On April 24, 2009, U. S. Supreme Court Justice Antonin Scalia was not pulling any punches. Fielding questions from an audience of American University law students, he was asked whether it was likely that the law school’s students would be able to secure a clerkship at the nation’s highest court. His answer was characteristically blunt—not likely.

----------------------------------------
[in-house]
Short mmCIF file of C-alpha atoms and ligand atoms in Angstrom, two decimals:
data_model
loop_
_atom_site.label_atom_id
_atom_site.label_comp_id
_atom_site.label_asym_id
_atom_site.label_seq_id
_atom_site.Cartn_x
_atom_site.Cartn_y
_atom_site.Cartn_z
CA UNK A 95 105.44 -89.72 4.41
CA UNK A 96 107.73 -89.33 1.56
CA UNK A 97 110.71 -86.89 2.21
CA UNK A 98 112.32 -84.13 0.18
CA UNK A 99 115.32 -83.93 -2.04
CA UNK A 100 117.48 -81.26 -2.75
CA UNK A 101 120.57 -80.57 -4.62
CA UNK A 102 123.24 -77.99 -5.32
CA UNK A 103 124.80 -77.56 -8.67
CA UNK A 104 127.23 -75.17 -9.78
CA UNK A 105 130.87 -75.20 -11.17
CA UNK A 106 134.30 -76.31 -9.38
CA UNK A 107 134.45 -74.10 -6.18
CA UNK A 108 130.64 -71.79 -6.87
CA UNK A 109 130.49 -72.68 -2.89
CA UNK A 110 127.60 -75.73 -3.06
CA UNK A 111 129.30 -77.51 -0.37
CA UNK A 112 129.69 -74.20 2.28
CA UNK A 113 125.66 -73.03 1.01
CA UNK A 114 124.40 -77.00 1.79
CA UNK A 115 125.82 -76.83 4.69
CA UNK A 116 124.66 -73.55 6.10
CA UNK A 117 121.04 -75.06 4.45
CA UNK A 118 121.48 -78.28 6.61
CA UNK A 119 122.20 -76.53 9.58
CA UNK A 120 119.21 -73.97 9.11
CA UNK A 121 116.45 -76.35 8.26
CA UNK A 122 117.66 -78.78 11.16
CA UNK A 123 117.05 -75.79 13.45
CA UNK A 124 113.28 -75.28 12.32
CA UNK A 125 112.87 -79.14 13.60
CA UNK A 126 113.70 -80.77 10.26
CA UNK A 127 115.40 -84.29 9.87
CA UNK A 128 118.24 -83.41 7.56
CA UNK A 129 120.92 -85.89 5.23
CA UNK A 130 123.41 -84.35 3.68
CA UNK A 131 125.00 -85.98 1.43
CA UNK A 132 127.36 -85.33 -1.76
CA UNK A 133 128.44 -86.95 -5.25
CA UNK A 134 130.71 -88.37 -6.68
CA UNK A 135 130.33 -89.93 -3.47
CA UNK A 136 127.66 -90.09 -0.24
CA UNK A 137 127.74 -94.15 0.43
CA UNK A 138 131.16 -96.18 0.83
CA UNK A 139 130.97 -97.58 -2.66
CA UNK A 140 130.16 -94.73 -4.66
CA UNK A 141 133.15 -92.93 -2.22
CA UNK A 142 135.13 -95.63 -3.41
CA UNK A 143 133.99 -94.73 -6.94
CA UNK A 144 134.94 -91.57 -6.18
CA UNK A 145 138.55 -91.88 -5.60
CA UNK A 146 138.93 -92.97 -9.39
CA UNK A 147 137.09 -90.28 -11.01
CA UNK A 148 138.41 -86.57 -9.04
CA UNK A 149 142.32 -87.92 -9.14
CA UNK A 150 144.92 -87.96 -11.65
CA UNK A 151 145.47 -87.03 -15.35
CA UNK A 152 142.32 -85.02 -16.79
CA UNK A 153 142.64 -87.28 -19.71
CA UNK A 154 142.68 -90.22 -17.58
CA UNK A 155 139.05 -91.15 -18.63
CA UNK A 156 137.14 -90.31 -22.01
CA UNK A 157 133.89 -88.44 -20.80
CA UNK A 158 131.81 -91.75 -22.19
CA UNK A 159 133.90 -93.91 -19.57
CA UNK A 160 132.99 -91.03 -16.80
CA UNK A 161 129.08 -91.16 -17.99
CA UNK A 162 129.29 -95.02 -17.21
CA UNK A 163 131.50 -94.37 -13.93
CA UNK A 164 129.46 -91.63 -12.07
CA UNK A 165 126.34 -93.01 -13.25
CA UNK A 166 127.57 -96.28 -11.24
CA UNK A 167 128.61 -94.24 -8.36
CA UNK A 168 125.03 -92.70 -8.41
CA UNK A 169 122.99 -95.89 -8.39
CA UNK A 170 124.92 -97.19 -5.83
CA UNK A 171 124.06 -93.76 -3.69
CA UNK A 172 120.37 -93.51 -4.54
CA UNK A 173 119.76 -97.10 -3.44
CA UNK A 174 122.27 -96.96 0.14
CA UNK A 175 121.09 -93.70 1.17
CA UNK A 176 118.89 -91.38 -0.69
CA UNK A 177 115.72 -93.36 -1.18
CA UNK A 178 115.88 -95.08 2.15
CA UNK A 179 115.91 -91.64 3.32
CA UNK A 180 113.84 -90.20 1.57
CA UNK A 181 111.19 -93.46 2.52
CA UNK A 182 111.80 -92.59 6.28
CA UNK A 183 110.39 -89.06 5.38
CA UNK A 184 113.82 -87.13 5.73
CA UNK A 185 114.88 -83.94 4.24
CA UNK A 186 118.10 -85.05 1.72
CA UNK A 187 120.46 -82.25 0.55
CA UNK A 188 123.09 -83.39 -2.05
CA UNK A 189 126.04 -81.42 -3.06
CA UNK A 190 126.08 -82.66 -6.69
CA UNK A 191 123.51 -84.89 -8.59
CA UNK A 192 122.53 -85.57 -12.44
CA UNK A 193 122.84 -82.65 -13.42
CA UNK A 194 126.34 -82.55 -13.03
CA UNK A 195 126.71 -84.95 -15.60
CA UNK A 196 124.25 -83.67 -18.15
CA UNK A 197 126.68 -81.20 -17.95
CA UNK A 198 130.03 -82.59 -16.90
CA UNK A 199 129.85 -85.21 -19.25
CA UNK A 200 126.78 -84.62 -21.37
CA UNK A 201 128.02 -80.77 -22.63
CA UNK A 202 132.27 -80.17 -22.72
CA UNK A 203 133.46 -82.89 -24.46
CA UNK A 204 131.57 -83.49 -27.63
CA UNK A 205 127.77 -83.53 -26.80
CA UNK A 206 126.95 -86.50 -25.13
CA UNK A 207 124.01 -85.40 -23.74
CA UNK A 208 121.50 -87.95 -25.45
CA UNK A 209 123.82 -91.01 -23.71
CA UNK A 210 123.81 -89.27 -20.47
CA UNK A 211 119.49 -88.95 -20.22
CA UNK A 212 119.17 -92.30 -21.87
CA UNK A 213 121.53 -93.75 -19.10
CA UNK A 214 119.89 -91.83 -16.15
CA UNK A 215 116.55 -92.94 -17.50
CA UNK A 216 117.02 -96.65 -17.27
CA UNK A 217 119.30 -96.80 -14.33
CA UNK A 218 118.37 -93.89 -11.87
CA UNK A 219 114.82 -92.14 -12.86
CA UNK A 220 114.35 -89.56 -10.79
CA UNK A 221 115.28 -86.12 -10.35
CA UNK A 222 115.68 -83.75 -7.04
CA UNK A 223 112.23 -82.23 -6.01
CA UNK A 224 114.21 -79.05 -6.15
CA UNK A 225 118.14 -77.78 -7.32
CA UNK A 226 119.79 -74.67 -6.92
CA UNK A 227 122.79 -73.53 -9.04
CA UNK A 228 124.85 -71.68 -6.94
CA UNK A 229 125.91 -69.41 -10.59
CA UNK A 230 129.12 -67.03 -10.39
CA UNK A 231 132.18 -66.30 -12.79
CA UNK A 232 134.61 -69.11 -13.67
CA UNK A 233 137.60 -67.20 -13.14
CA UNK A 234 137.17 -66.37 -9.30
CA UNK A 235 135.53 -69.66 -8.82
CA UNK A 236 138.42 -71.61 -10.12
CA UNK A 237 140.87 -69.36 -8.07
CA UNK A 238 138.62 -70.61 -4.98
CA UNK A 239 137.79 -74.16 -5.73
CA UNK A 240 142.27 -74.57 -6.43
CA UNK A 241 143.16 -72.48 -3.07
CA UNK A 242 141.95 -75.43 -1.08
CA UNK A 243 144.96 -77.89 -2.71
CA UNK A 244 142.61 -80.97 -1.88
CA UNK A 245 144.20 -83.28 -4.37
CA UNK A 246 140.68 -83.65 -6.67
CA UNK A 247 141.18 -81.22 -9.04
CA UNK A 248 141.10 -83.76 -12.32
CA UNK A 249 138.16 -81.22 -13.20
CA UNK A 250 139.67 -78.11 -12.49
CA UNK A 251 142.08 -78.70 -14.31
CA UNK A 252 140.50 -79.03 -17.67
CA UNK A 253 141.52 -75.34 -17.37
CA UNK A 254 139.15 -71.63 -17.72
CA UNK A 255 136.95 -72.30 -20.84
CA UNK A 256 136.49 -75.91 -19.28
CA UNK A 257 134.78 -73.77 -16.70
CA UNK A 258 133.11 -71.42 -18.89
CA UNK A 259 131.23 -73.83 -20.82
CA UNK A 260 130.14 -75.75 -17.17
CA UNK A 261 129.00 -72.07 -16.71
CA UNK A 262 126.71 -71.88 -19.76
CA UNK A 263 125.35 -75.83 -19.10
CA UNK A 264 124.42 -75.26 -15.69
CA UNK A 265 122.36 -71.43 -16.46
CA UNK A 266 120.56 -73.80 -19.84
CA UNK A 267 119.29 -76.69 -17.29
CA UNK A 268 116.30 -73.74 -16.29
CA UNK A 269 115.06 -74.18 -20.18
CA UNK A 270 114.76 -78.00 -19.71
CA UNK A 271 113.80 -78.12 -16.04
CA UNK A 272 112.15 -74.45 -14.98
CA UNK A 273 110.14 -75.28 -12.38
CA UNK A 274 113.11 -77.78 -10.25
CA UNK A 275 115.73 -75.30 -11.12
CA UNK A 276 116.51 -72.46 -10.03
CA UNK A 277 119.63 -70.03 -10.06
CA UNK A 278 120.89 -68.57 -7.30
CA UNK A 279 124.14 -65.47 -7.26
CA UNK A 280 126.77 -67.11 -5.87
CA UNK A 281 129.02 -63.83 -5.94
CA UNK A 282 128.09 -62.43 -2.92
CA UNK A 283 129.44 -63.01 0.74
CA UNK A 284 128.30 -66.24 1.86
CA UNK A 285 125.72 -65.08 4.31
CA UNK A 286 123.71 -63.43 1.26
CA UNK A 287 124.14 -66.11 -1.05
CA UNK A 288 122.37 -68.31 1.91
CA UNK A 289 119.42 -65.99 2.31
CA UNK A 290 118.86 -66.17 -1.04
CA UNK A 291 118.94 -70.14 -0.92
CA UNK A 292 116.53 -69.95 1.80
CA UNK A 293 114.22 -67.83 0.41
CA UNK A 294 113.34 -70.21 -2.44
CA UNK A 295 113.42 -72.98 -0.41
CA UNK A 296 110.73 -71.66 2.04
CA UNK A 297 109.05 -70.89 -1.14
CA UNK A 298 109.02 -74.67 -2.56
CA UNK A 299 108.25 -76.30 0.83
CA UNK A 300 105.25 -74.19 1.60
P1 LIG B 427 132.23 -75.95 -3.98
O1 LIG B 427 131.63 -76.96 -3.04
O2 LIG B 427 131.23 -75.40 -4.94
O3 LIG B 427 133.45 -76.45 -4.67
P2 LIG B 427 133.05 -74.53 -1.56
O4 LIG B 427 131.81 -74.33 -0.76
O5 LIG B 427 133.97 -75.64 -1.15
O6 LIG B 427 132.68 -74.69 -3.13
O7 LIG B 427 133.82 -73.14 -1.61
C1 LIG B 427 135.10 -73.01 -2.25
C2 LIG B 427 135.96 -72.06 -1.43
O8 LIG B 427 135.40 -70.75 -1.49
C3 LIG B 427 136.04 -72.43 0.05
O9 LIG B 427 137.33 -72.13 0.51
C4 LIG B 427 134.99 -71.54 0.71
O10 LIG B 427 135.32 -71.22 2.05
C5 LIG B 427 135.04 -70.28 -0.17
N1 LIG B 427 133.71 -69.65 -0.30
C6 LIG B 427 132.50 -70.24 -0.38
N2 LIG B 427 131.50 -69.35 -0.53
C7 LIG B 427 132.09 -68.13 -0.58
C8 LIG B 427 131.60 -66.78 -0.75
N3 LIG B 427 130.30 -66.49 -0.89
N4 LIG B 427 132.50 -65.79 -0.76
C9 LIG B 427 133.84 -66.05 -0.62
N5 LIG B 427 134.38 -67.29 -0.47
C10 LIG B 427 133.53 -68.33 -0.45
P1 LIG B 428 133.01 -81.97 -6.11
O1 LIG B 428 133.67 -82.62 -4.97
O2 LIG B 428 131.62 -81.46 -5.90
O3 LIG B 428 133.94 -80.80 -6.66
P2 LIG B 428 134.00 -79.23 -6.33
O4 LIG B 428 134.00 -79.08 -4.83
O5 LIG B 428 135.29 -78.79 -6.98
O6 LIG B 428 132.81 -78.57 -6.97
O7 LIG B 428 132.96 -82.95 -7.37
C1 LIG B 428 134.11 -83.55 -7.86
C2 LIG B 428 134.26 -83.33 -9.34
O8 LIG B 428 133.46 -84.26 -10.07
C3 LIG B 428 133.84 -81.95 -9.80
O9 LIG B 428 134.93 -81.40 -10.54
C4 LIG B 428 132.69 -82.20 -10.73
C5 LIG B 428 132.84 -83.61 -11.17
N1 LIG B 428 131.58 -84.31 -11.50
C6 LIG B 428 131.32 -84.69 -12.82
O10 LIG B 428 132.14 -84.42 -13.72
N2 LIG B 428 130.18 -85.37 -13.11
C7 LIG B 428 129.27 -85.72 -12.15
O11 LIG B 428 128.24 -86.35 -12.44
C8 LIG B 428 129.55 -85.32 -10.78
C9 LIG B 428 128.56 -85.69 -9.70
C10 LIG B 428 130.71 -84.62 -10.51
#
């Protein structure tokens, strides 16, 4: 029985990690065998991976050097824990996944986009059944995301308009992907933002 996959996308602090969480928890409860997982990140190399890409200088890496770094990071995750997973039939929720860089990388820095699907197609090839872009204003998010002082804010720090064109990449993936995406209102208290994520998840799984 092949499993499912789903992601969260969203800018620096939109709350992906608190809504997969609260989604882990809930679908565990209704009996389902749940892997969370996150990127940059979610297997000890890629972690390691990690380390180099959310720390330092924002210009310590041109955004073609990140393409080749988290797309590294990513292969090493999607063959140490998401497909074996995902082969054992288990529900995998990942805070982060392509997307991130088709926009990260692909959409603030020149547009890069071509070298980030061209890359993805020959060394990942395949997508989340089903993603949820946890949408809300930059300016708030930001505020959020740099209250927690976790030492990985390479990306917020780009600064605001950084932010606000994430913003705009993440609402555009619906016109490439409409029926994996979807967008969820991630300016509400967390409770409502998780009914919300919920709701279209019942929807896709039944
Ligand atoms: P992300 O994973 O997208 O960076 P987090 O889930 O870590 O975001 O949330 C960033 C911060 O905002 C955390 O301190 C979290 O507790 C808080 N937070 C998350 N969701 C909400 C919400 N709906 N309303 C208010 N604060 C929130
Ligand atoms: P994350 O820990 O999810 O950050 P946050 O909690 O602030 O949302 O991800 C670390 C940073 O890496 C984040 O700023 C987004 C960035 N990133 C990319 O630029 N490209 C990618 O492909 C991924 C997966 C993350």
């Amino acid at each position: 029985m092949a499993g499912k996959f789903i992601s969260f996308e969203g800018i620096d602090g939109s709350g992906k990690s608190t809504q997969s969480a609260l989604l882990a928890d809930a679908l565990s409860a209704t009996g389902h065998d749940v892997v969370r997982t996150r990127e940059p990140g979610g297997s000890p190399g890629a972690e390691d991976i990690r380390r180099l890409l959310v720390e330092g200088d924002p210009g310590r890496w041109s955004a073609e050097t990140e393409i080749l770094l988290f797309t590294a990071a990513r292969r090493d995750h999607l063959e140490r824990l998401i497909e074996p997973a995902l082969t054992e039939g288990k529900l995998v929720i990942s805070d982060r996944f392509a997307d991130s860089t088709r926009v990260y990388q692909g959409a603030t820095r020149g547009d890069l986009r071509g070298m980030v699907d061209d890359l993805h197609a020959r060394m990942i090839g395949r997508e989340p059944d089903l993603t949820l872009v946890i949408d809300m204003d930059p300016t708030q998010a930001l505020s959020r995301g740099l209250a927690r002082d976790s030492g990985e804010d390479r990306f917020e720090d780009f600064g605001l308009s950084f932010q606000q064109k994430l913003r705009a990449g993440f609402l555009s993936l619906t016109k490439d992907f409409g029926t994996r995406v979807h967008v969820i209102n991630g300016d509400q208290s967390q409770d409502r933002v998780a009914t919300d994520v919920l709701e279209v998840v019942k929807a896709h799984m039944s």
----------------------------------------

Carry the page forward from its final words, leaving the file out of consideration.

“By and large,” Scalia observed, “I’m going to be picking from the law schools that basically are the hardest to get into. They admit the best and the brightest, and they may not teach very well, but you can’t make a sow’s ear out of a silk purse. If they come in the best and the brightest, they’re probably going to leave the best and the brightest.”

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